We’re not sure what is happening inside (and close to) the restricted Nevada Test and Training Range (NTTR), but after visiting the area earlier this month, we are reasonably certain something significant is taking place right now. The massive area, reported to be 4,531 square miles, is one of the most secure national security sites and is closed to the public.

Earlier this month we drove the remote roads along the perimeter of the NTTR between Las Vegas, Nevada and Beatty, Nevada on the way to and from the Jedi Transition low-level flying area in Death Valley National Park. While this is one of the emptiest, most barren stretches of paved highway in the U.S. in just a few hours we made a number of interesting observations.

Sometime after 3:00 AM across from Creech AFB we saw a military-aged male with a beard in civilian clothes and a medium-sized piece of luggage or large lunch box board an airport-style shuttle bus and drive away on Highway 95 west of Creech. The vehicle drove a significant distance west and north on the highway before we lost sight of it. There is almost nothing out there. On the trip back that night we saw an F-117 fuselage covered by a tarp being transported on a flatbed truck in the dark west-bound on Highway 95. Earlier in the day someone had gotten photos of it by the side of the road.

In less than 24 hours, on one stretch of road at the outskirts of a massive 4,000+ mile testing range, we saw that much activity.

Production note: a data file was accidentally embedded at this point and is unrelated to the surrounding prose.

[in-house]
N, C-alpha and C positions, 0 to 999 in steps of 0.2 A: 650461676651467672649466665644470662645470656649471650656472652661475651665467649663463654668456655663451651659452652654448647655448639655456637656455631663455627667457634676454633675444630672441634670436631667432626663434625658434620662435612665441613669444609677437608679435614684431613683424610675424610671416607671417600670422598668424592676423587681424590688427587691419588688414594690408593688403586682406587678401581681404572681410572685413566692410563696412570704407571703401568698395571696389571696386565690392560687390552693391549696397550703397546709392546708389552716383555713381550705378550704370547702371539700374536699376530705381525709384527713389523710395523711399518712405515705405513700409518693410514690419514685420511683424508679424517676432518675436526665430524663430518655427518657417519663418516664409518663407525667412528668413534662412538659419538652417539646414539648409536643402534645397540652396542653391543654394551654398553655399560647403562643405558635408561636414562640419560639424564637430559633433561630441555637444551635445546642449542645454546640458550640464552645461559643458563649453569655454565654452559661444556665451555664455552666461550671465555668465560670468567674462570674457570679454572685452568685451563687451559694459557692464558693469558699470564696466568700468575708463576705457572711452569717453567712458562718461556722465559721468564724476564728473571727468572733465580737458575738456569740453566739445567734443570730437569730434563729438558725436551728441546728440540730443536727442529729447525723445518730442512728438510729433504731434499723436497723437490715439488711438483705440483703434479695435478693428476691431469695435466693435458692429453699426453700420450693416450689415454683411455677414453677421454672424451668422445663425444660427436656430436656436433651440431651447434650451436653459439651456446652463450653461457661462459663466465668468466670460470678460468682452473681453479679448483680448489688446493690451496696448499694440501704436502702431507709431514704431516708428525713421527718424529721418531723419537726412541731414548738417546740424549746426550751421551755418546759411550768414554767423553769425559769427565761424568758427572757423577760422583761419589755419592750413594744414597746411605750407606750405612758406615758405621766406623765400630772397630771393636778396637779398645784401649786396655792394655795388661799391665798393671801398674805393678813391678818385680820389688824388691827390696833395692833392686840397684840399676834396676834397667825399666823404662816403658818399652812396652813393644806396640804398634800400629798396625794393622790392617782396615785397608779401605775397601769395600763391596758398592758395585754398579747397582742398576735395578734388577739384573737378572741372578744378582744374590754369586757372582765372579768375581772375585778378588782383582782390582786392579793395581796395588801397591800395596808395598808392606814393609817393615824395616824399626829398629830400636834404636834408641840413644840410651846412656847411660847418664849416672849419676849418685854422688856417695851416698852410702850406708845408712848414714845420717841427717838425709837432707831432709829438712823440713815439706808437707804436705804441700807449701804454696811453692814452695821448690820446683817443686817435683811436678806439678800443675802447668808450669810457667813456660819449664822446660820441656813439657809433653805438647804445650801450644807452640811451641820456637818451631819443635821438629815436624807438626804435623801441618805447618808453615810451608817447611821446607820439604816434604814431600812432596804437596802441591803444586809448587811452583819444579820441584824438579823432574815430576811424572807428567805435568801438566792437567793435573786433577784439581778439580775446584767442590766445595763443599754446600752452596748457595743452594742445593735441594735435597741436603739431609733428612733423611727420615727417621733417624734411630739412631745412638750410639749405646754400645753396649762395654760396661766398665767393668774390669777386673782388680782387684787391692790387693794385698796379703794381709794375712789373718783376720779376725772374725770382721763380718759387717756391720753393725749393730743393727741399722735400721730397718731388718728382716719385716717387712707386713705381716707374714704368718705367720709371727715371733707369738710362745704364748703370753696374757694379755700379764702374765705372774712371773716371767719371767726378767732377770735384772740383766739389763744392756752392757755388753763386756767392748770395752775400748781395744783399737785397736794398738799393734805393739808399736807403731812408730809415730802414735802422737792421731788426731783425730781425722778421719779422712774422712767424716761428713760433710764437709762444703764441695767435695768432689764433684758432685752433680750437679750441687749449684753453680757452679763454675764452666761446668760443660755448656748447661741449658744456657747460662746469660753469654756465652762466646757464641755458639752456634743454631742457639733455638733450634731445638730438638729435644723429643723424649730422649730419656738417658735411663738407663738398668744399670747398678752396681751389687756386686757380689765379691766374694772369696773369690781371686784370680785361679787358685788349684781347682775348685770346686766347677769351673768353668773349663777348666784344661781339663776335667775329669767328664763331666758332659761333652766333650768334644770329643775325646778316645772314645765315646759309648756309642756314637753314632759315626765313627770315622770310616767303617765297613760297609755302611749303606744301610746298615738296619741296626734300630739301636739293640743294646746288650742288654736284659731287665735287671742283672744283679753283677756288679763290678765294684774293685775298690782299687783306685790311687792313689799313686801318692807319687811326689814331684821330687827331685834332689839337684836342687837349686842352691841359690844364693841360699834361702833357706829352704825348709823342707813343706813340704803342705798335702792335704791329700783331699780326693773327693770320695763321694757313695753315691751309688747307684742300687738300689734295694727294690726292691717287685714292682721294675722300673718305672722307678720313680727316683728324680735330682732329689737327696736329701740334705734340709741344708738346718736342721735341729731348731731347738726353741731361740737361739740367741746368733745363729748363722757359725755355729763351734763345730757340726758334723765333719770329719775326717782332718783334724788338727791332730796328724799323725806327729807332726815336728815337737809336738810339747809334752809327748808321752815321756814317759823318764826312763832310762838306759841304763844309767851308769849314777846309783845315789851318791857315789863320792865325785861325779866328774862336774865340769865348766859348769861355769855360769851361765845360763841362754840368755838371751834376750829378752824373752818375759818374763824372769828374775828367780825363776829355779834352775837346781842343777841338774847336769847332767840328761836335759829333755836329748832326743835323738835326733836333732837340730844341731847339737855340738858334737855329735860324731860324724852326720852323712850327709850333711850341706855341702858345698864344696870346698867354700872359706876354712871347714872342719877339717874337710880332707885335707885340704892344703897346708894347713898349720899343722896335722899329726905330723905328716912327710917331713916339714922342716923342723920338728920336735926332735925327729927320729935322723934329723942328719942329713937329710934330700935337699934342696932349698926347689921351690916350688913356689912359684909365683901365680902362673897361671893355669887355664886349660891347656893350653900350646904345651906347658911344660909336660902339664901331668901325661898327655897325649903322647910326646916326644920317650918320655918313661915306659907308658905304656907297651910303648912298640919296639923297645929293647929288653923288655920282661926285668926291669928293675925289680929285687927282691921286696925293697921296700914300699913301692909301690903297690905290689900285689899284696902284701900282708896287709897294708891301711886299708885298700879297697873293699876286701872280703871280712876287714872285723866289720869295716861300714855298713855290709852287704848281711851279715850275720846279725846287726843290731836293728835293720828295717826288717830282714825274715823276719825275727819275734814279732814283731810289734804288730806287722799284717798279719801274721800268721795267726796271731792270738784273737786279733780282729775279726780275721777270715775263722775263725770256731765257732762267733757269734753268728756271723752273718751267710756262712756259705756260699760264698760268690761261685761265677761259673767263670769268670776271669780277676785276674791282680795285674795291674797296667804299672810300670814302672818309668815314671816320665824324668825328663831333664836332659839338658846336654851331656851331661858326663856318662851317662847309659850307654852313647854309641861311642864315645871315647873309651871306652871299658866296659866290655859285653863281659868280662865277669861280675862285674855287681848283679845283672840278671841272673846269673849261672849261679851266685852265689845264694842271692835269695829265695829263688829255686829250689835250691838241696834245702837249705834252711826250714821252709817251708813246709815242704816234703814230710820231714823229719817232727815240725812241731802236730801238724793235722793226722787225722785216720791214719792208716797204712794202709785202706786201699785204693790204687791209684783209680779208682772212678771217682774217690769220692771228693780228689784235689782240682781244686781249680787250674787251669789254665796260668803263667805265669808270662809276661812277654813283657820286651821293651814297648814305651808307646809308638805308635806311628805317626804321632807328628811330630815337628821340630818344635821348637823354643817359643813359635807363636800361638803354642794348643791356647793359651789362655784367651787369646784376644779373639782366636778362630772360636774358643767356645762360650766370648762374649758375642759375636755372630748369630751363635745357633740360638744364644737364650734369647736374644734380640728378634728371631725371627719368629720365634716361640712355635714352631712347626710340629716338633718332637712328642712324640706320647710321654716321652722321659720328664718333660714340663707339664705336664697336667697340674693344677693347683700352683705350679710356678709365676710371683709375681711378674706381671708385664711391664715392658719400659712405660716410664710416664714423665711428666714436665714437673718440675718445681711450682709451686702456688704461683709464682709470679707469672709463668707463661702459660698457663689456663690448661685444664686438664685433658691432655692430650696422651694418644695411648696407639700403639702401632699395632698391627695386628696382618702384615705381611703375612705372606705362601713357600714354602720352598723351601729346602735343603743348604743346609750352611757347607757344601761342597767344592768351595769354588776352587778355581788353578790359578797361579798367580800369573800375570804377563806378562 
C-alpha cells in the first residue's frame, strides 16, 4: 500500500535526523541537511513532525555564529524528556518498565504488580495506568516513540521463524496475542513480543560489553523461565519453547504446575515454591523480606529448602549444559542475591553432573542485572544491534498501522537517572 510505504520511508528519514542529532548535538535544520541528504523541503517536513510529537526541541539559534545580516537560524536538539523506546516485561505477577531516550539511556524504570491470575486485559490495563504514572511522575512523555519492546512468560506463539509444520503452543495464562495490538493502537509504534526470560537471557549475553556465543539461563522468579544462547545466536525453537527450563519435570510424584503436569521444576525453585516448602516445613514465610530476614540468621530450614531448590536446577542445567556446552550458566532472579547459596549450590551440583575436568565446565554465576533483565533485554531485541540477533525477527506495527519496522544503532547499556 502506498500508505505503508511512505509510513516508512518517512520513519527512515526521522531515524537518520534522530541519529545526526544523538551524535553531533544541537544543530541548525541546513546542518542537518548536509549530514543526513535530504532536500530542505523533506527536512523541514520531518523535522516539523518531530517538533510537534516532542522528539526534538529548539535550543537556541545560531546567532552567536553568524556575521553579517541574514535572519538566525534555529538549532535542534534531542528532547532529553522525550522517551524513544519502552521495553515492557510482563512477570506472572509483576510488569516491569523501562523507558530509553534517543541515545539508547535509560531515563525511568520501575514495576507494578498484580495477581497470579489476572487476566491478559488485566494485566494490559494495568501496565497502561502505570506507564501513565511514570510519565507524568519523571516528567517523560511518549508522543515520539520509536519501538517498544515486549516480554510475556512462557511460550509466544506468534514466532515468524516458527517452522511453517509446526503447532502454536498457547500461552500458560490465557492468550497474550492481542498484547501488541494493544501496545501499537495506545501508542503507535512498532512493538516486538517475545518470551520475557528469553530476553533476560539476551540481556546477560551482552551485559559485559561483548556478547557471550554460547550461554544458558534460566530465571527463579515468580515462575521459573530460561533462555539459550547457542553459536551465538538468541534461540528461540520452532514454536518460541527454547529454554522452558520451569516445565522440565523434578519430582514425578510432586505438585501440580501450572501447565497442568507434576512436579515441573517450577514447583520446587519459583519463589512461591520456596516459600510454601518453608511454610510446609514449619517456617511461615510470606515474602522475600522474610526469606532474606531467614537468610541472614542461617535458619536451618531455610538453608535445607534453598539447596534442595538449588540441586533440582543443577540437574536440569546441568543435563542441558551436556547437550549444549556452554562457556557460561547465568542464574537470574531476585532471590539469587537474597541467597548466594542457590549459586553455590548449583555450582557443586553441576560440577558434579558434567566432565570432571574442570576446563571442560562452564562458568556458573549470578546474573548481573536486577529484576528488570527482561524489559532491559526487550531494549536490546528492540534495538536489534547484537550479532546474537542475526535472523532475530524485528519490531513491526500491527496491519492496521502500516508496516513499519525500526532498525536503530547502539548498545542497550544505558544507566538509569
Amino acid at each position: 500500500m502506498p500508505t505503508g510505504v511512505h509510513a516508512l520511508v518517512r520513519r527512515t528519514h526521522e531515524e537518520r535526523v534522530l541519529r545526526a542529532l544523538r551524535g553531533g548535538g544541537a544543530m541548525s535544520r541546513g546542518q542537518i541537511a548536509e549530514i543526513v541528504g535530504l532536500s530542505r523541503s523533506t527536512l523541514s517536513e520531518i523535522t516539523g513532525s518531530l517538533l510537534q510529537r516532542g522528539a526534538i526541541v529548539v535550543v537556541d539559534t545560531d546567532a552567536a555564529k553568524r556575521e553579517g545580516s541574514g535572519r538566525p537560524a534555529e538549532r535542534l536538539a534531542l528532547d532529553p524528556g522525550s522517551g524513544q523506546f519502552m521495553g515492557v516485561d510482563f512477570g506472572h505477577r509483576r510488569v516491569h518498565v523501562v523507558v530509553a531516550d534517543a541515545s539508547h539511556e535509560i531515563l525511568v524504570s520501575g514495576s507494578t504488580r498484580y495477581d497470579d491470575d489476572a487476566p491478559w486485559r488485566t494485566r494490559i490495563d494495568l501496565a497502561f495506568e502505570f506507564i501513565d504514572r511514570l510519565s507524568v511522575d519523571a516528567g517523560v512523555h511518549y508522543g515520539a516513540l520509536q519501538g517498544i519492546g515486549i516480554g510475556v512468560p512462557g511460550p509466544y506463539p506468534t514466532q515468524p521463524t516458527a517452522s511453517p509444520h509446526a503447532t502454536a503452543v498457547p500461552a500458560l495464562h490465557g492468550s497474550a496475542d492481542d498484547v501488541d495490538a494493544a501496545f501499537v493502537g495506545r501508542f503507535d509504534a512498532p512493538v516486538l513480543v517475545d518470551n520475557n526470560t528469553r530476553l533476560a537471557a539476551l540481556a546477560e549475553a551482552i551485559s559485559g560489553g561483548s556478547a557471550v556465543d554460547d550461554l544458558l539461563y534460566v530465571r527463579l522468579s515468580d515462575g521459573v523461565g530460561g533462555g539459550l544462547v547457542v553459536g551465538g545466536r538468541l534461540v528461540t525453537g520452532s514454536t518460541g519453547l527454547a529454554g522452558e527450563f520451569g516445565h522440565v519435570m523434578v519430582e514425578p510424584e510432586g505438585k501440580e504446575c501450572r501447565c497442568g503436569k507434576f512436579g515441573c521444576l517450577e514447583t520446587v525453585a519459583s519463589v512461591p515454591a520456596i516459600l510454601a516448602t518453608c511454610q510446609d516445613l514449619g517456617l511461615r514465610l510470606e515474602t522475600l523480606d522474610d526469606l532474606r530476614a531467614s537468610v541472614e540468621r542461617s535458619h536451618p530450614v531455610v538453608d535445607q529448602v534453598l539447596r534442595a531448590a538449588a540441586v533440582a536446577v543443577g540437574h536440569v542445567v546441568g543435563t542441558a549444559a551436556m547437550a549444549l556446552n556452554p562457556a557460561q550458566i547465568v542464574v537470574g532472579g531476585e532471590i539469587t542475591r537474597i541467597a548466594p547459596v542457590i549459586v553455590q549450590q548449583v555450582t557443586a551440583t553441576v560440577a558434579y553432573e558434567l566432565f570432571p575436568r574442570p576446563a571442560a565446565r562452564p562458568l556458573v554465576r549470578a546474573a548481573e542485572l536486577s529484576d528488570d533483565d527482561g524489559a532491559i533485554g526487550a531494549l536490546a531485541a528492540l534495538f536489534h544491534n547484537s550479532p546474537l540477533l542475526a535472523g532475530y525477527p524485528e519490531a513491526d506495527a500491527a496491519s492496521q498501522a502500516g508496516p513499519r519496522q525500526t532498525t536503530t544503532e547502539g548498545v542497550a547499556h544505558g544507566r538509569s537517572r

Moreover, the following day, on Nov. 14, an authority on the area referred to only as “G” of lazygranch.com, shot photos of an F-117 flying with a two-seat F-16. The very same day, in the afternoon a similar (or maybe the same with a diffirent configuration) two-seat F-16, carrying the Lockheed Martin’s AN/AAS-42, an IRST (Infra Red Search and Track) pod (theoretically capable to detect stealth aircraft by their IR signature), with sparse markings was photographed flying through the Jedi Transition. The photo was good enough that we could identify a patch worn on the right shoulder of each of the aircraft’s flight suits. The patches suggest the crew are associated with the famous “Red Hats” opposing forces test unit and the 53rd TEG Det 3, the unit thought to have replaced the 4477th “Red Eagles”, another opposing force simulation and testing unit.

Separate and additionally from those sightings near or around Tonopah Test Range, journalist Tyler Rogoway at The War Zone, has been a keen observer of the Nevada Test and Training Range. Rogoway reported on the appearance of several new construction projects at Area 51, notably, a new “U” shaped taxiway, vehicle roadway and most interestingly, a large aircraft hangar.

The new, large finished hangar within the square taxiway. (Photo: Ufo Seekers)